Prominent People in Philanthropy: Barbra Streisand

Barbra Streisand
IMG: Featureflash /

After she had become an internationally acclaimed singer, songwriter, actress, director, and writer, Barbra Streisand tried her hand at philanthropy. And like all of her other ventures, Streisand has found success. In 1986 she founded the Barbra Streisand Foundation, an organization that gives grants to other organizations that work for causes that Streisand supports.

Since its founding, the foundation has donated over $16 million dollars through over 1,000 grants to causes such as voter education, environmentalism, and women’s health. Beyond her foundation, Barbra Streisand also works personally to raise money for good causes. She has raised $25 million through live performances, and she has donated some of her art collection to charity auctions in the past.

Read the rest of her profile here.


Charity Navigator: Donate Effectively

Charity Navigator
IMG: via Charity Navigator

As Americans, we love to give. As  such, thousands and thousands of charities have cropped up, and they have become hard to sift through. Enter Charity Navigator, a non-profit organization that evaluates charities. Charity Navigator would like to help people give and help the charities receive. They find great charities that are working effectively, and they connect these charities with people who would like to give. Today, Charity Navigator has ranked more than 5,400 charities nationwide.

Charity Navigator rates charities based on two broad categories: Financial Health and Accountability & Transparency. These two categories reveal how efficiently charities will use your money, how committed they are to accountability, and how sustainable their visions are for the future.

Charity Navigator has compiled multiple “Top Ten Lists” for some of the top-rated charities, and they organize their rated charities by topic so that you can donate to causes that you really care about.

Want to donate to a great charity? Want to watch your money do real good? Find more tips for smart donating here.


Prominent People in Philanthropy: Conrad Prebys

Conrad Presbys
IMG: via

As a young boy, Conrad Prebys contracted a heart infection which left him bedridden for a year. After he found success in the government sector in San Diego, California, Prebys decided to help others avoid a similar fate. In 2011, he donated $45 million to Scripps Health in order to fund the construction of the Prebys Cardiovascular Institute, a progressive cardiac center that will conduct research, offer graduate-level education, and provide the best in cardiac care.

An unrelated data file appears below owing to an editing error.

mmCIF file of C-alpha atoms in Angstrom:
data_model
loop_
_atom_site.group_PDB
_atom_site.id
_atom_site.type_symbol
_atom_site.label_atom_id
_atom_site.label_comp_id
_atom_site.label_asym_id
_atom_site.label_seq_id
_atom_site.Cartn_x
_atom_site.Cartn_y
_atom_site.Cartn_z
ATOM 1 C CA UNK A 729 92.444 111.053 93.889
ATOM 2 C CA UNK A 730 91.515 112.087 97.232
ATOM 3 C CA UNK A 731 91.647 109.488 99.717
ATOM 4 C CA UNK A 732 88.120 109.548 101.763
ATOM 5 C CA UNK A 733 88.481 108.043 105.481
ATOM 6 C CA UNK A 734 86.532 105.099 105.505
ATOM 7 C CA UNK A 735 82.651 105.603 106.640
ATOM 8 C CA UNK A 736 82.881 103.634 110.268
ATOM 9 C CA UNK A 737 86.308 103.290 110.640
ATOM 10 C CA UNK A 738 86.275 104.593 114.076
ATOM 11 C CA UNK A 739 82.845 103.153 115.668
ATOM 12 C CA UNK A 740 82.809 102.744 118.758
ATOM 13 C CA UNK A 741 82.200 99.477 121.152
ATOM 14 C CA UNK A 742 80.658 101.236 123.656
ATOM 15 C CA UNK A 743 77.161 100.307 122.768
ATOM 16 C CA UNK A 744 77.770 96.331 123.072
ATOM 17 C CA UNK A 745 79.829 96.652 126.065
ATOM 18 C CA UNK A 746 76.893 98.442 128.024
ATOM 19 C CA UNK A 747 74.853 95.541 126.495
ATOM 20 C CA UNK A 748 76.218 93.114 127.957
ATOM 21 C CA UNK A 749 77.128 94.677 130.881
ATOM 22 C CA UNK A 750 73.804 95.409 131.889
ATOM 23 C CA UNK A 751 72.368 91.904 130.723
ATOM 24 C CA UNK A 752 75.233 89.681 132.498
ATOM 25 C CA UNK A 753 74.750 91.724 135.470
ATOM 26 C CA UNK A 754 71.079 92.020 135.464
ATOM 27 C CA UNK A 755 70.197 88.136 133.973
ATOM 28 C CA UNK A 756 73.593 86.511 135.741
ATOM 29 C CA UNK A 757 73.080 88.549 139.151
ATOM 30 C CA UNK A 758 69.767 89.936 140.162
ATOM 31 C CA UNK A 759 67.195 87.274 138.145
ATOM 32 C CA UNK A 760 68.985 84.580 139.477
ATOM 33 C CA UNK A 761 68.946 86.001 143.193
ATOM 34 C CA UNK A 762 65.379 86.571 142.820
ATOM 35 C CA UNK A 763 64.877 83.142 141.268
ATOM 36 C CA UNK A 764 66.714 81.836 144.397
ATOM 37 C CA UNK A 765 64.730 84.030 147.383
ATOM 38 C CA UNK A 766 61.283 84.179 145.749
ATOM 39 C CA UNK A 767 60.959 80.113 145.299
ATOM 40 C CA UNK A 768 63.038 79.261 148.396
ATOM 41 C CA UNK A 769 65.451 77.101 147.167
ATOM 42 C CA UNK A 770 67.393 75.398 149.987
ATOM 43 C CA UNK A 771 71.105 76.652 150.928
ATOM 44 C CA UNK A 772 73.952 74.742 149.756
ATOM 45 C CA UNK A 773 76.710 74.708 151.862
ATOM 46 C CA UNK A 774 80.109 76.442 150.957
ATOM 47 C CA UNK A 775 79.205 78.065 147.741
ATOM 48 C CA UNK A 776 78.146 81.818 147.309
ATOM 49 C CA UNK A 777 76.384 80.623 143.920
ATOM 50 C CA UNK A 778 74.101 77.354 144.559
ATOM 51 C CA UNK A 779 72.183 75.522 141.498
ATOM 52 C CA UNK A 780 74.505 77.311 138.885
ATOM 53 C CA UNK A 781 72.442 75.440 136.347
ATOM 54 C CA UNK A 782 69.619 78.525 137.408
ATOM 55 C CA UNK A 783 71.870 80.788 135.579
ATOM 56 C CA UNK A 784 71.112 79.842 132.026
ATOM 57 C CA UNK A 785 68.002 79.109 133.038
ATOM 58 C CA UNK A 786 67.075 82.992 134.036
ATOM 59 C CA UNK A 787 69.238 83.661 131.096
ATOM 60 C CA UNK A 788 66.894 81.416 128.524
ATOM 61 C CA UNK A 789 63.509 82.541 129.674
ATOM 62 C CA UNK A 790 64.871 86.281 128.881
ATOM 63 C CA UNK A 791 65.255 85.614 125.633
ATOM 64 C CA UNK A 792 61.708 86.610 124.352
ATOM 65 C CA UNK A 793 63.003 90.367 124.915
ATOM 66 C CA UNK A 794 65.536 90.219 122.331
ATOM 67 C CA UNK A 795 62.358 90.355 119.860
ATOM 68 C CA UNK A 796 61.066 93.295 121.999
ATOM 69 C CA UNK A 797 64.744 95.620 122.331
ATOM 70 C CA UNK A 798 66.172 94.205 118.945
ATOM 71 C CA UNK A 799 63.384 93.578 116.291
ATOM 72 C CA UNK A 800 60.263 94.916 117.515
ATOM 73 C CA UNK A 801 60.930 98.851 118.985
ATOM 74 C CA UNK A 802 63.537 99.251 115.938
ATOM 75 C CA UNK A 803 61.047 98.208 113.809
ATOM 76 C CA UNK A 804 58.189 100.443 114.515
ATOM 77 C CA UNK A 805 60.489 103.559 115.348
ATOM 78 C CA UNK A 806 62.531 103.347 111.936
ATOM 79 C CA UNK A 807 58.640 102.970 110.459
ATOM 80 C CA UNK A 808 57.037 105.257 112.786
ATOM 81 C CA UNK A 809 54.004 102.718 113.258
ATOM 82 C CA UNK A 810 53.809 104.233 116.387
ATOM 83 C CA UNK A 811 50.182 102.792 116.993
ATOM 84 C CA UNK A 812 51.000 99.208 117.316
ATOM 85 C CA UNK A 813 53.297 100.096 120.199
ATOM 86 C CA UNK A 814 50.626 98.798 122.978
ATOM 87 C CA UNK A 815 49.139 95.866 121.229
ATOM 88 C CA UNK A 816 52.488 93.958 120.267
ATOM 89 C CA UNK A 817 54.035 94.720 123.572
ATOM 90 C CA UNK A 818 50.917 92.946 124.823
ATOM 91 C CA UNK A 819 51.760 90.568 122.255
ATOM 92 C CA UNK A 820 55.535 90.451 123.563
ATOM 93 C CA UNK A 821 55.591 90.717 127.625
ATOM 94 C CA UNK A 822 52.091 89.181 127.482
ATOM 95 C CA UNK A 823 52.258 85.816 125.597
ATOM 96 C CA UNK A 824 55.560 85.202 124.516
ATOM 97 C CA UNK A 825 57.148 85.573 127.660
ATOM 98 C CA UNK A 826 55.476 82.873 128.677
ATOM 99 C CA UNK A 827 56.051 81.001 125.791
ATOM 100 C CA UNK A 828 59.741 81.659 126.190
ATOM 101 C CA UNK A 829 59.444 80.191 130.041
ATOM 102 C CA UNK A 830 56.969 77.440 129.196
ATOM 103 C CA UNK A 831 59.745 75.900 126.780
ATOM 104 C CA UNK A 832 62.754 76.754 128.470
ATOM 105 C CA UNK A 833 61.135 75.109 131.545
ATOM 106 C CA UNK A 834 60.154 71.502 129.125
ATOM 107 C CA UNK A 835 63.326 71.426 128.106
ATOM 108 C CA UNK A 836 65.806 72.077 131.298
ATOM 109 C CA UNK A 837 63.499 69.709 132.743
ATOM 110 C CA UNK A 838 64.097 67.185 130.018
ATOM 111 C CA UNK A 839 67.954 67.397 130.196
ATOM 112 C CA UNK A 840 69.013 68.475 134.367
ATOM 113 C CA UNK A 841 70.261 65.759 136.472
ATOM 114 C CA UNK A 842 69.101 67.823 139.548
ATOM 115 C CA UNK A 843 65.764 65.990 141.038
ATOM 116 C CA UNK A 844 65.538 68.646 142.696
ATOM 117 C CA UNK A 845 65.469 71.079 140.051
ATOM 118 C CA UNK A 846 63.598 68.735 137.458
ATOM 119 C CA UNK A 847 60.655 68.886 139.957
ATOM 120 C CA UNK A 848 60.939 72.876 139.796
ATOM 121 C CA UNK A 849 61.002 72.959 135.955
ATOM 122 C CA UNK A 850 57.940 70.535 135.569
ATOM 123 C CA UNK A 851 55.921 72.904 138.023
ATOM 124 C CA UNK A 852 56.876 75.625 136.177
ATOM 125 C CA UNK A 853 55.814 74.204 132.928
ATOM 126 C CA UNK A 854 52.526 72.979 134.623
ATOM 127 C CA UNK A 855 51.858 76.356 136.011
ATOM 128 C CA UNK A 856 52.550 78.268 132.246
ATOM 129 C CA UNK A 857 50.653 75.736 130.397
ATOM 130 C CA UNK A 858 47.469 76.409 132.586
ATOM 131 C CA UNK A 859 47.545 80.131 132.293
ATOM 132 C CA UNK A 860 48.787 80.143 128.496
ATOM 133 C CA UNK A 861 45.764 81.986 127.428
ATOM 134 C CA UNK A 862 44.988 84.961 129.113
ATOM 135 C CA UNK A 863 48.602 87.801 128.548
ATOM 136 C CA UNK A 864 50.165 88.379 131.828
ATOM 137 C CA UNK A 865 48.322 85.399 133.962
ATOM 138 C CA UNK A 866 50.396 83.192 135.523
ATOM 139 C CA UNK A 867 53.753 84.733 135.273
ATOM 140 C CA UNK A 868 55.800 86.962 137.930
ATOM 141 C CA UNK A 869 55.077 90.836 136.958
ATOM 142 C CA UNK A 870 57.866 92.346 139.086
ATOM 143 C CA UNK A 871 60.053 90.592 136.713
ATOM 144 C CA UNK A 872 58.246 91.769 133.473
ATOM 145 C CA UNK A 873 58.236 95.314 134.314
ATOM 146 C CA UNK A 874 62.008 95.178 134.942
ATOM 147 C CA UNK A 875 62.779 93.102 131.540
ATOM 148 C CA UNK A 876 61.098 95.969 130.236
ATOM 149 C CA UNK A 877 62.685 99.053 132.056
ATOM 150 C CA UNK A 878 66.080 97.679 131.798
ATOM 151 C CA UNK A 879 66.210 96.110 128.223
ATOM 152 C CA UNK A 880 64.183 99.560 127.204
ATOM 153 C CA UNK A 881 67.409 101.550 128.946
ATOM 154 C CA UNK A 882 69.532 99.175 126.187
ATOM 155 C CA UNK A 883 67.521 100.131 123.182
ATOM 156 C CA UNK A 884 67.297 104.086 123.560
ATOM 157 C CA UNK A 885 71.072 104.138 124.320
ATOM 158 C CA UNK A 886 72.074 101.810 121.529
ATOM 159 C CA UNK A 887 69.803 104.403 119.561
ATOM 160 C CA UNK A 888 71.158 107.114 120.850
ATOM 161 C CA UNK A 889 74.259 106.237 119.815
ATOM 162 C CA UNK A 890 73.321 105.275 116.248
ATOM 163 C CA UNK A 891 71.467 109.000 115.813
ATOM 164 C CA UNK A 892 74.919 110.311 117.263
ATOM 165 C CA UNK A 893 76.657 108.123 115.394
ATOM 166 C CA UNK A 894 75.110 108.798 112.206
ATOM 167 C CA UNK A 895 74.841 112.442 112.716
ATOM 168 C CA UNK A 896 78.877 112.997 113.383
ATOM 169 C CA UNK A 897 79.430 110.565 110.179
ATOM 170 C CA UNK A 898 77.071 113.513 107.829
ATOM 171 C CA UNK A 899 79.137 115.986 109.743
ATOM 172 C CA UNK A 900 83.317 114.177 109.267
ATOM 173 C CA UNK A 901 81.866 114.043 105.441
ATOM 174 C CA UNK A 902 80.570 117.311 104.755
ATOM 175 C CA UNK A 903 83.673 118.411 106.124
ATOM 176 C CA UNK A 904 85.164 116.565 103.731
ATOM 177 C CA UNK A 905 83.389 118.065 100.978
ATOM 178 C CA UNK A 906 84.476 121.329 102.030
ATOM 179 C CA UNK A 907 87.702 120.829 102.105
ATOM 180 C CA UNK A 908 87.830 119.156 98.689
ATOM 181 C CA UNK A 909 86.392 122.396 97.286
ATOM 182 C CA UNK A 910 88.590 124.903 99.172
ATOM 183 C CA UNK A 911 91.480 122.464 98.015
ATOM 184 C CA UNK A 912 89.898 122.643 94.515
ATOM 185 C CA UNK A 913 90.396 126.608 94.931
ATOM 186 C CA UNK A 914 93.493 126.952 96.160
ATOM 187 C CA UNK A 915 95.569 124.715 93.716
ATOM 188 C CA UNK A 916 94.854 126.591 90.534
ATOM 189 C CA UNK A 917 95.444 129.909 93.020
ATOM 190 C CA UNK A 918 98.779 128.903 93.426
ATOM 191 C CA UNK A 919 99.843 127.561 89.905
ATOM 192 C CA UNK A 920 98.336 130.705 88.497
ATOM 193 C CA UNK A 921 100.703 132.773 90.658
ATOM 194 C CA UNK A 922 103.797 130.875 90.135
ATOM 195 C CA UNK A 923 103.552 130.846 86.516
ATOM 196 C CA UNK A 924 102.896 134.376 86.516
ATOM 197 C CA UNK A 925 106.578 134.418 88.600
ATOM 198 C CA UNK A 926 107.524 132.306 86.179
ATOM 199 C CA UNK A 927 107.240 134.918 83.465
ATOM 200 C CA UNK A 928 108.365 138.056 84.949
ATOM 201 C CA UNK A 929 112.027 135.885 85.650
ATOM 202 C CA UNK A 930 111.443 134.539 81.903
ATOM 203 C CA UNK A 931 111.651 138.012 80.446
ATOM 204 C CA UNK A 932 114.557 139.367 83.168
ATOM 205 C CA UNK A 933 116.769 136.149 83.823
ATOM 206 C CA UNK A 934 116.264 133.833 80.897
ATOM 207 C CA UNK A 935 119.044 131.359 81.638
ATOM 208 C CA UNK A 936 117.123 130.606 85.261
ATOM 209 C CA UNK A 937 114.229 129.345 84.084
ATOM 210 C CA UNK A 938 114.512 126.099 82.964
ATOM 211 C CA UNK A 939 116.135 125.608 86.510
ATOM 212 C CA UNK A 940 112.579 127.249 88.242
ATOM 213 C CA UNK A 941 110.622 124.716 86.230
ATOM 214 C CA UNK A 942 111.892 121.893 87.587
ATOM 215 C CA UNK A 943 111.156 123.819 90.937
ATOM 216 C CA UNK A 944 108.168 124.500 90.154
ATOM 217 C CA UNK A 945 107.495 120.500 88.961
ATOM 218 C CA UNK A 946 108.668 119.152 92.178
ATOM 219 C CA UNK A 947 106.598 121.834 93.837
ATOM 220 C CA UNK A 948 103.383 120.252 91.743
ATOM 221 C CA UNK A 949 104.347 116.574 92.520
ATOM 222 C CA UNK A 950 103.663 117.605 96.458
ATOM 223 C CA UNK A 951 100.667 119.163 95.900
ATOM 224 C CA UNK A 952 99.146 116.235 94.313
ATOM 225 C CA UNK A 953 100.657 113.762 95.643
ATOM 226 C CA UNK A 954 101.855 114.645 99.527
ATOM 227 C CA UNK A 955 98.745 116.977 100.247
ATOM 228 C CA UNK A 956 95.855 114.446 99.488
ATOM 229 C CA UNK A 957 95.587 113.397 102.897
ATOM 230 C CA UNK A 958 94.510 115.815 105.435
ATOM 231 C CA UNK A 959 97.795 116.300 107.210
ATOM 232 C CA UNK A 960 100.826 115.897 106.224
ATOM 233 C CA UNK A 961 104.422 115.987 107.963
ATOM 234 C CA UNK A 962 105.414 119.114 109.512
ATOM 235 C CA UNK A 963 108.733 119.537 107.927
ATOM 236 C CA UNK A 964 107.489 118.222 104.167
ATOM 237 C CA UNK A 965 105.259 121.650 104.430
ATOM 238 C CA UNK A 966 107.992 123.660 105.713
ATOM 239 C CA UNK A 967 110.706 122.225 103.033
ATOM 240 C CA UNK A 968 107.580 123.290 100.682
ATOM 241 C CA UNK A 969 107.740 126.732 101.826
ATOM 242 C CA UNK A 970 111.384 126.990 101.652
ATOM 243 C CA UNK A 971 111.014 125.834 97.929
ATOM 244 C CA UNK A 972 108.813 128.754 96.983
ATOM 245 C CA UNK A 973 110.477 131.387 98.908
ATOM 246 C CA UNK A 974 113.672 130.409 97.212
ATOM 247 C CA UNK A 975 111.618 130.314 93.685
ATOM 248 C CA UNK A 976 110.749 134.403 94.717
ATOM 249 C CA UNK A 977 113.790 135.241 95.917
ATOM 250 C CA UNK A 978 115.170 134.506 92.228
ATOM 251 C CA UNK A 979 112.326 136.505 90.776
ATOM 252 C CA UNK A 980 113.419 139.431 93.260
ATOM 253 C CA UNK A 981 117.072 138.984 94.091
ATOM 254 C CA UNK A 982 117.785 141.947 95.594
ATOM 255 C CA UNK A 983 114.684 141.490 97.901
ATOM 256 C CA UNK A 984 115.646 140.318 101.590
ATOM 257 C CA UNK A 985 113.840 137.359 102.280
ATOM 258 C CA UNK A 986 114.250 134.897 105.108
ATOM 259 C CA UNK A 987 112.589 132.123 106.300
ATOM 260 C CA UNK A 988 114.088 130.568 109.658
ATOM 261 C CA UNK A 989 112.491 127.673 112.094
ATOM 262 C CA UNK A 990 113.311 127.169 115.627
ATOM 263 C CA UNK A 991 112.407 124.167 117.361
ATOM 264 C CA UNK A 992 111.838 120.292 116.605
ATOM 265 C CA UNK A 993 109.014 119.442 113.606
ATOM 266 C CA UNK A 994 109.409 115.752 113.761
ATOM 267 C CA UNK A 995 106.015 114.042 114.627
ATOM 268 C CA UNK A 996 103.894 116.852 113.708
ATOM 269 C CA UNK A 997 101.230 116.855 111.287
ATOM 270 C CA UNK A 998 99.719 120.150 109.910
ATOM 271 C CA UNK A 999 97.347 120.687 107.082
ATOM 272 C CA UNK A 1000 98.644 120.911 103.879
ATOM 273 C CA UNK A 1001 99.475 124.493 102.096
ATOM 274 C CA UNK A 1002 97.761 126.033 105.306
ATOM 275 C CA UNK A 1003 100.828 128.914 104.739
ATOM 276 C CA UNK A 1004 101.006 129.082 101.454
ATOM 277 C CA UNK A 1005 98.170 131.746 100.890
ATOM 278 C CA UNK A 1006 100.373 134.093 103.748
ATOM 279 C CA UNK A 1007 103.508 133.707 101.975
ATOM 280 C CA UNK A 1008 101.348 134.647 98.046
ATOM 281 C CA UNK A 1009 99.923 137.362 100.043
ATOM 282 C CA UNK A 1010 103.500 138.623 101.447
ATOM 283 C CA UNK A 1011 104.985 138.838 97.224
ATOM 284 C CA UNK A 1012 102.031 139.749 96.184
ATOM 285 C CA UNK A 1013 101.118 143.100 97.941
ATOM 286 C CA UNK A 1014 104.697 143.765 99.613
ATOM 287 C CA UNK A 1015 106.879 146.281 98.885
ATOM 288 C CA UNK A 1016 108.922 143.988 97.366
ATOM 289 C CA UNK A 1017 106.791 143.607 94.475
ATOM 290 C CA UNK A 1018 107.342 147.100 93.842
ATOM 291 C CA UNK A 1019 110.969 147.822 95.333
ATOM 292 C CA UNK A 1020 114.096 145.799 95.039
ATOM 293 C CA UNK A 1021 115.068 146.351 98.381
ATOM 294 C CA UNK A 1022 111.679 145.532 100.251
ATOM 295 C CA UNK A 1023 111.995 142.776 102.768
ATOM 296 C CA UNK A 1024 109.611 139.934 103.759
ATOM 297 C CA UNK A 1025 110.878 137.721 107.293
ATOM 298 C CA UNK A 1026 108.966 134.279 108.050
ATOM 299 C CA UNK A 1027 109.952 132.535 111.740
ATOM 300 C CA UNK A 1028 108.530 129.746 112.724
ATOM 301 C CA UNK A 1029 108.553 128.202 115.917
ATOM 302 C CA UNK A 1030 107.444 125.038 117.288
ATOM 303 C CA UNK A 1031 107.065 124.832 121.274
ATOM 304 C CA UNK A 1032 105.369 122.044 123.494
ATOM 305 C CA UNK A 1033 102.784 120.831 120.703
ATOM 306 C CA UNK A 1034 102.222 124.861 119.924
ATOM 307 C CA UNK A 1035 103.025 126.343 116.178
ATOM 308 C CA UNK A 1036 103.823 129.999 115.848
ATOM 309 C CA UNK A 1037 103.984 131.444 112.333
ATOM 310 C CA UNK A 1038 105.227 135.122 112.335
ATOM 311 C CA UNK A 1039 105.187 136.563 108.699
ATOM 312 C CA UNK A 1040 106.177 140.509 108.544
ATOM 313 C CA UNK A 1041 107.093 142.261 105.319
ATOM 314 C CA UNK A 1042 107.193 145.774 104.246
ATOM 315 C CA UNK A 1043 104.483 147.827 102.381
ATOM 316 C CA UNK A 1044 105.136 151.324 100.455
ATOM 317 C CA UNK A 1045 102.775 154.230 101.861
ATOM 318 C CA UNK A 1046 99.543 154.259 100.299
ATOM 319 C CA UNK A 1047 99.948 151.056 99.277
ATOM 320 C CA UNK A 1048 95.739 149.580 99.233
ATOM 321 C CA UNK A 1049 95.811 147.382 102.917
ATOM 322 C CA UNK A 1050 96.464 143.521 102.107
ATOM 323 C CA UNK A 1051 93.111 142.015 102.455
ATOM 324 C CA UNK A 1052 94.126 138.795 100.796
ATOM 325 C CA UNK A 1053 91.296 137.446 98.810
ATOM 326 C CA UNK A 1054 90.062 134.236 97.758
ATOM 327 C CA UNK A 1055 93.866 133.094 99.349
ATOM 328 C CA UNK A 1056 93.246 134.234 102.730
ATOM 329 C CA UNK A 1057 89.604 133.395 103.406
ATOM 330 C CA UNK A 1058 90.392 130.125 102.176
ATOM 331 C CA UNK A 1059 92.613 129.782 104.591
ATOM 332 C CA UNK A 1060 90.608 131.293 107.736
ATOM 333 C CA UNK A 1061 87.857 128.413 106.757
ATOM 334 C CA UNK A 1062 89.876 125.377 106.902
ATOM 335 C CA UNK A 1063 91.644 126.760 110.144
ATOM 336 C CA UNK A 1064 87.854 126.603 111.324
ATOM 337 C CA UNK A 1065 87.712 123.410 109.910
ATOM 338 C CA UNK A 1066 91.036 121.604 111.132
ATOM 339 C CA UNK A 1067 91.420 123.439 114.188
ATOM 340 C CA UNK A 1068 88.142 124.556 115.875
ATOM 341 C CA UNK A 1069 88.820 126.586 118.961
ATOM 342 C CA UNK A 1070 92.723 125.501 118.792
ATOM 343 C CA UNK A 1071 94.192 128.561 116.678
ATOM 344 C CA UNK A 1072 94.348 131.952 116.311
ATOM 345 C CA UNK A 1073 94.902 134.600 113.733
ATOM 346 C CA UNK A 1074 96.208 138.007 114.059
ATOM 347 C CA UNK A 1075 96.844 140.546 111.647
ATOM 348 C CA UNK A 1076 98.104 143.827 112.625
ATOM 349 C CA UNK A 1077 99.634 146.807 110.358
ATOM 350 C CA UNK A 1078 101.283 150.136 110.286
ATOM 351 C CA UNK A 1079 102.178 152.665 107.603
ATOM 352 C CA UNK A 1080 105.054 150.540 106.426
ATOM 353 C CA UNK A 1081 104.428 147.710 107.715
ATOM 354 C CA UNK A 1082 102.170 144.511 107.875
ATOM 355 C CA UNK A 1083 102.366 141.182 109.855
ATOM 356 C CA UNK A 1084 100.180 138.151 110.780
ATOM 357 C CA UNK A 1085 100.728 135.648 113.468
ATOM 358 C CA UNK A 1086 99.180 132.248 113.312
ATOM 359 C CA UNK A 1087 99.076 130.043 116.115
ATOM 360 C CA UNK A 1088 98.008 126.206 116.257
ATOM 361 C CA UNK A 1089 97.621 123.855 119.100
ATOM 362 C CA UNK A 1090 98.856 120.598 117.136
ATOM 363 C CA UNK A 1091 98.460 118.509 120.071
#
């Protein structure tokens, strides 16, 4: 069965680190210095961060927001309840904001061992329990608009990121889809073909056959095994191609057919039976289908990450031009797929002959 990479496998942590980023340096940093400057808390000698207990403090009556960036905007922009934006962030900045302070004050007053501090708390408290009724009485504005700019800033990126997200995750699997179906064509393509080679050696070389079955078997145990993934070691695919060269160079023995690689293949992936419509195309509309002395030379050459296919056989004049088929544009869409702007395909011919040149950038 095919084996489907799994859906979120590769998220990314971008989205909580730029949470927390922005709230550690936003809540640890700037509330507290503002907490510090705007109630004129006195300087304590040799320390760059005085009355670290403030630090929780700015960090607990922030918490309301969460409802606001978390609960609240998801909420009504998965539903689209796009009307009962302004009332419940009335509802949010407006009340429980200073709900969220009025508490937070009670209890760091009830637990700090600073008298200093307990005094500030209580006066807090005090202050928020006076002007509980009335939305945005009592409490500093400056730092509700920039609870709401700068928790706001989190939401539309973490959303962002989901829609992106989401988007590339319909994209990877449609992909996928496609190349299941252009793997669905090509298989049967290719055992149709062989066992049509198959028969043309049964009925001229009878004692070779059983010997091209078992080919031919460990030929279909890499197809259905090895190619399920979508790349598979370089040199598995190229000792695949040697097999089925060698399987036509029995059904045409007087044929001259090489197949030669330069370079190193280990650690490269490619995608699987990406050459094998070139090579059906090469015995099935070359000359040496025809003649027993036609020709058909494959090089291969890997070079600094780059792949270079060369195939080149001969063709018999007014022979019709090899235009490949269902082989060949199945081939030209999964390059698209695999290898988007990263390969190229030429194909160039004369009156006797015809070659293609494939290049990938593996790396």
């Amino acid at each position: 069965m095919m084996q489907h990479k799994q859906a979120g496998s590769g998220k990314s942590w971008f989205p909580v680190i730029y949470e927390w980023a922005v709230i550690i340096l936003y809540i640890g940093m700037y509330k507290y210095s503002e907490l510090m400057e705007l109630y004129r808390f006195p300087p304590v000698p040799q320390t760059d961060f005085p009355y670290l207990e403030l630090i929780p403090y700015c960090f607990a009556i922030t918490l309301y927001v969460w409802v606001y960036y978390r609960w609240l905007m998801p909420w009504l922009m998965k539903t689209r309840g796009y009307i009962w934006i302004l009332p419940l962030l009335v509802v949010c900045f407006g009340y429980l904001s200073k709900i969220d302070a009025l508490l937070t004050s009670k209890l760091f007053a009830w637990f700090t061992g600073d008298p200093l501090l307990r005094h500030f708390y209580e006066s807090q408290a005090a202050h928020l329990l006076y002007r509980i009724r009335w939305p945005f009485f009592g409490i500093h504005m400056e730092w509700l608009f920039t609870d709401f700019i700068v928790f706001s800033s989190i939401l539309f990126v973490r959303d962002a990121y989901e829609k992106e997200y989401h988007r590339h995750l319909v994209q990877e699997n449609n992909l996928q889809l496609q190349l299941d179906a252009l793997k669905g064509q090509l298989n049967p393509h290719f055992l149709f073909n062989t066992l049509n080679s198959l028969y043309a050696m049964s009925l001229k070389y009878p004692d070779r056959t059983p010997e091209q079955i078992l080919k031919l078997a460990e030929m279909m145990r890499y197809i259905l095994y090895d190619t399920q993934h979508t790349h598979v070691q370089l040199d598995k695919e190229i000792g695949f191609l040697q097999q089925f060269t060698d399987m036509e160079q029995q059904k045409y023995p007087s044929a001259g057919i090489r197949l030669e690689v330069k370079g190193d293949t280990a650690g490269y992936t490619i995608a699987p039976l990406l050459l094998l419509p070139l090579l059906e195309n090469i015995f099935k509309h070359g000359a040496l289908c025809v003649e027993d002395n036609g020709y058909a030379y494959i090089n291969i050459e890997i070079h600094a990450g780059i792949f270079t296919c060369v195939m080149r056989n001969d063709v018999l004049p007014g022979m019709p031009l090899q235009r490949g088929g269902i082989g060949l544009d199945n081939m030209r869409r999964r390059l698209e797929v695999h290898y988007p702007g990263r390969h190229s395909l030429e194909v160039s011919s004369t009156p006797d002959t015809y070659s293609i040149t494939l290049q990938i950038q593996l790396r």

Beyond his generosity in the medical field, Conrad Prebys has been a longtime supporter of several other arts and technological institutions. Read the rest of his profile here.



Olympians Take Philanthropy to New Levels

The Olympics are famous for the publicity they attract: companies fight to sponsor the games, cities compete to host them, and every media outlet focuses exclusively on Olympics coverage for weeks. Millions in revenue end up in the pockets of everyone involved, including the athletes. Some of these athletes have found a way to turn this new celebrity into something good: philanthropy.

Johann Olav Koss
IMG: via Right to Play

Johann Olav Koss is a Norwegian speed skater who, with 4 gold medals and a silver, is considered one of the best speed skaters in history. He has skated ten world records, and throughout his career he has amassed a collection of medals from Norwegian, European, and international competitions. After he retired from speed skating, Koss became an ambassador for UNICEF, a member of the International Olympics Committee, and he became the CEO of Right to Play, an international humanitarian organization  that uses sports and play programs to empower children and communities in disadvantaged areas and to foster peace.


mia hamm
IMG: via Global Sports Forum